I’ve spent the past week polishing my first two chapters until they glimmer brighter then Edward Cullen’s skin on a sunny afternoon. I’ve cut beloved scenes, reprimanded disobedient characters, and changed entire plot lines. I’ve slaved over this story! You think it’s easy being a man, making hard moral choices that go against everything you want and desire in life? Try being the woman who created that man. Not. Easy!
After reveling in the greatness that is my new beginning, I pulled up old contest and agent critiques just to be sure I had covered everything possible in this rewrite and could finally wash my hands of the dreaded first chapters.
It was at this point, while rereading critiques I’ve read several times before, that I realized I’d missed their points completely. I’d just spent a week polishing POOP! Wonderfully written poop, but poop just the same.
My hero and heroine stare at each other longingly across a room, but does that really count as a “cute meet”? And would Mr. Alpha Male spy a woman in need and turn the other cheek? Not my kind of hero! Queue the hero song.
So now, after a week of polishing, I’m back to the drawing board. Who knows, one day I might actually finish the book.
I’ve turned my blog blue in honor of the strongest kid I know, my son Jeffrey, and the millions of others who suffer from an Autism Spectrum Disorder.
When Jeffrey was two, after six months of fighting for someone to hear our concerns and give us answers, he was diagnosed with Classical Autism. The tears I shed that day were from both the relief of finally having an answer, and the fear of his future.
Would he attend normal school, go to college, hold down a job, get married, be able to care for children, a family? Would he make friends, be invited to sleepovers, get into mischief like typical little boys? Would he ever be able to feel pure happiness, and not be afraid of all the things his father and I couldn’t understand?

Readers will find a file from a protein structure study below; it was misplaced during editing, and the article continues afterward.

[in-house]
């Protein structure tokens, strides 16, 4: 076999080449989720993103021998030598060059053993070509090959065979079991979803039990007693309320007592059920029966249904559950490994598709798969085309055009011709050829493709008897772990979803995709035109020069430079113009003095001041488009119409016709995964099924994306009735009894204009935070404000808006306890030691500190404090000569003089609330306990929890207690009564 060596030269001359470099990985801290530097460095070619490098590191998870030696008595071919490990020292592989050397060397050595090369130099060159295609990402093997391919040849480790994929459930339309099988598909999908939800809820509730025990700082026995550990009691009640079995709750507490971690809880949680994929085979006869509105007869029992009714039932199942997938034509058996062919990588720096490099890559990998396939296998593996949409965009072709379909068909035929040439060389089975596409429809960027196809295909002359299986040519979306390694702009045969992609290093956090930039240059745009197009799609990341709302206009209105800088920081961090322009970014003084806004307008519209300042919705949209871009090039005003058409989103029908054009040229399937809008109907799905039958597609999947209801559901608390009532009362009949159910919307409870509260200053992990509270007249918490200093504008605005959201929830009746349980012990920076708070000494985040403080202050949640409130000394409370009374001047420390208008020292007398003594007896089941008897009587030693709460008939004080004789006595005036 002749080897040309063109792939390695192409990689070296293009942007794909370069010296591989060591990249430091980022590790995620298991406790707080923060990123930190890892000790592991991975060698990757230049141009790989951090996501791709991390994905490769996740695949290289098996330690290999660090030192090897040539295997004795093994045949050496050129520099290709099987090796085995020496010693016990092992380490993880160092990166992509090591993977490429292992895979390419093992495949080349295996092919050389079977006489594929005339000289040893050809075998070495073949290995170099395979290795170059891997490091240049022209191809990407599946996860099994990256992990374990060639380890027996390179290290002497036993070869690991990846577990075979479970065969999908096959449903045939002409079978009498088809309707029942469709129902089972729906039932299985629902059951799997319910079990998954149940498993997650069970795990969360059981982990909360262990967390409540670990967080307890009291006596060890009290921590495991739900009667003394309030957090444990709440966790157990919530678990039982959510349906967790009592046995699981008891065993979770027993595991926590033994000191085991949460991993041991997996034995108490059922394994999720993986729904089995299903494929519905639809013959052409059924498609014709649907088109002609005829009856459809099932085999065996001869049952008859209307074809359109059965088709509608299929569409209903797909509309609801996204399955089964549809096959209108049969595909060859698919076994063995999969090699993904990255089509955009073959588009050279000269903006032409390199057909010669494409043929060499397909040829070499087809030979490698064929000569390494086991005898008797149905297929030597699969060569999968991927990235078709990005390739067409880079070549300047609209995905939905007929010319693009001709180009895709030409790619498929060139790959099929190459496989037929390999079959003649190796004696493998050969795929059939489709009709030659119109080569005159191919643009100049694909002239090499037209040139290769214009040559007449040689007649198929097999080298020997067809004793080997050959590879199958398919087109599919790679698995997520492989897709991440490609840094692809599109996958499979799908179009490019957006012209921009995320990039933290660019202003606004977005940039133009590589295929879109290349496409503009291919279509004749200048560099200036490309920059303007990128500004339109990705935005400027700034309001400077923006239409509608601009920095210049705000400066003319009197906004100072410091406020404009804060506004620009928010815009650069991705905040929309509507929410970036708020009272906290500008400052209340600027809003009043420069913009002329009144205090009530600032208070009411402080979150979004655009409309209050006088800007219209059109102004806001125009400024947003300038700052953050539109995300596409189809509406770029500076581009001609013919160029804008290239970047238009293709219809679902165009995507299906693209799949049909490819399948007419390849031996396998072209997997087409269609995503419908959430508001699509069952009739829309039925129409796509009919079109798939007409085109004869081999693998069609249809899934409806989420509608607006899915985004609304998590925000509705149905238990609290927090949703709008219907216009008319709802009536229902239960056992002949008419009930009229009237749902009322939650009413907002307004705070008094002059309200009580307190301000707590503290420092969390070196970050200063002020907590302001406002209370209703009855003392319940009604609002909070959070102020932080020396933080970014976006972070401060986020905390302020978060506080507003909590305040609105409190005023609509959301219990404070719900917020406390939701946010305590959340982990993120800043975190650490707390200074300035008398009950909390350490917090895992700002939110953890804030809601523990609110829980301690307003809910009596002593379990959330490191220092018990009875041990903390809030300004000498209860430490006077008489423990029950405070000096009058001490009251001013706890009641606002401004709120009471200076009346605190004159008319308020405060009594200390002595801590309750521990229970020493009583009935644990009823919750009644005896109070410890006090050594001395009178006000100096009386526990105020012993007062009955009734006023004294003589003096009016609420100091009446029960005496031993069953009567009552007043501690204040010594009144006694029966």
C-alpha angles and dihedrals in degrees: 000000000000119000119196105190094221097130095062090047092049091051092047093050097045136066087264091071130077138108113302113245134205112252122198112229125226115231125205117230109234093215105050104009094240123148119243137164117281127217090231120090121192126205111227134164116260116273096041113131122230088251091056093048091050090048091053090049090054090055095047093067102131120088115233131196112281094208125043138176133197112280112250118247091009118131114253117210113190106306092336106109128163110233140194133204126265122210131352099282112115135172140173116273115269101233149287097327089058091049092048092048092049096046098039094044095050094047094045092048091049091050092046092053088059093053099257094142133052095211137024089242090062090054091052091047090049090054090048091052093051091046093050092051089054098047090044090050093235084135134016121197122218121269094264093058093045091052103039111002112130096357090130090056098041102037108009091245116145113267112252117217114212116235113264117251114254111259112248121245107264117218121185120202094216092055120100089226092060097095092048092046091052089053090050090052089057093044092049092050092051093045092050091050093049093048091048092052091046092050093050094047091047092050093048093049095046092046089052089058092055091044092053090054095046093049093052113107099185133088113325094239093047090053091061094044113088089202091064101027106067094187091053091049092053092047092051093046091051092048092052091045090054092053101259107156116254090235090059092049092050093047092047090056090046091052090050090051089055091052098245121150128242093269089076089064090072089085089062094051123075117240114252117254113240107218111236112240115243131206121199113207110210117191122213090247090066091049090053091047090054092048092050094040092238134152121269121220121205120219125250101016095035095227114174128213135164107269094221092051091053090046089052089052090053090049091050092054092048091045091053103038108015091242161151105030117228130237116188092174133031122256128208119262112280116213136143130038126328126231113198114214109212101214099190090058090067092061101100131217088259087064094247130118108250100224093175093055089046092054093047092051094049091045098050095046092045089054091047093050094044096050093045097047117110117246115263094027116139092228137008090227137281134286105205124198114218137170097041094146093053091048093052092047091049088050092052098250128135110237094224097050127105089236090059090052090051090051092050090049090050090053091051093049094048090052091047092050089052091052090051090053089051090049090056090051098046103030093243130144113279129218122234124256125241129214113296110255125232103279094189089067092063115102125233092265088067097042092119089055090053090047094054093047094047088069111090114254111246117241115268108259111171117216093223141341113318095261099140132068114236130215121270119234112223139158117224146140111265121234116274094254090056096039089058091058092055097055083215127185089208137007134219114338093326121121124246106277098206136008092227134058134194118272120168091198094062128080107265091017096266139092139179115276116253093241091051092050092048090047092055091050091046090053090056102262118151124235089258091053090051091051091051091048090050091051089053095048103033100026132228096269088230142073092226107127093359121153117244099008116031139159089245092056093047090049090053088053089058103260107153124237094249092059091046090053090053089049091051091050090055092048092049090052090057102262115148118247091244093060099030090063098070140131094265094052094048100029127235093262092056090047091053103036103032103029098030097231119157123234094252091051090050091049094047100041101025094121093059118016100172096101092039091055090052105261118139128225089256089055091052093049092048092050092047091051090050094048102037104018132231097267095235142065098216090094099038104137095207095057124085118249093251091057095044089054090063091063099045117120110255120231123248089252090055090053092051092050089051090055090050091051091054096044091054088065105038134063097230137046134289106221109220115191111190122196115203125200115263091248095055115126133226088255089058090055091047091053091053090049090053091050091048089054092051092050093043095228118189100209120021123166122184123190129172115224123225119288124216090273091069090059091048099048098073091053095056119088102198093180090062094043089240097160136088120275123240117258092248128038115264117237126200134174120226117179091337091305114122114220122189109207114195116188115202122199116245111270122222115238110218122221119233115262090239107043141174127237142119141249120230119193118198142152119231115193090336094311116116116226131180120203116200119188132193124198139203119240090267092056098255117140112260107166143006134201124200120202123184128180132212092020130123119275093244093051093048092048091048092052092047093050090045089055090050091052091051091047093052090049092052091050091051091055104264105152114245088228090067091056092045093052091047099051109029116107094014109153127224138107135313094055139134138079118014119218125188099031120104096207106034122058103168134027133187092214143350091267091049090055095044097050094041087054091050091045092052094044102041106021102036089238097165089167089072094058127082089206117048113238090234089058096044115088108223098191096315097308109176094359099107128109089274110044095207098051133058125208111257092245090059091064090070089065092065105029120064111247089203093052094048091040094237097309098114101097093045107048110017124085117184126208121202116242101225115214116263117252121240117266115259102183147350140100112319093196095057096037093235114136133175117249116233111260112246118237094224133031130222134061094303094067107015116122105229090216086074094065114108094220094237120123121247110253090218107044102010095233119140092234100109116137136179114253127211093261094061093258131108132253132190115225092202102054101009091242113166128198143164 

Sure he doesn’t have a life threatening disorder, and believe me, I thank God for that daily, but ASD is a debilitating disorder that not only impedes the sufferer, but all those who love and care for them. Until Jeffrey, I don’t think my heart had ever truly been broken, but in those first few years, I don’t think it was ever whole.
Three years later, with the help of several earth bound angels, we are all doing great. Jeffrey starts Kindergarten in a typical classroom in the fall and dad and I have a great deal more understanding and support then we ever thought possible. Our road is still long, and I know there will be bumps along the way, but because of Jeffrey’s determination and willingness to overcome his fears he will be a shining star on this earth despite his limitations.
Our story is one of great success, but much of that success is due to an early diagnosis. This year, one in every one hundred and ten children will be diagnosed with autism thanks to early intervention screenings and government funded programs. That means one in every hundred and ten children will receive a diagnoses and hopefully assistance, but my heart goes out to those who don’t have the recourses or the know how to find help.
For those people, and people like Jeffrey, I hope you’ll wear blue on April 2nd. The more awareness we bring to this issue, the fewer people will suffer in silence.
Helpful Links for information on Autism and Diagnosis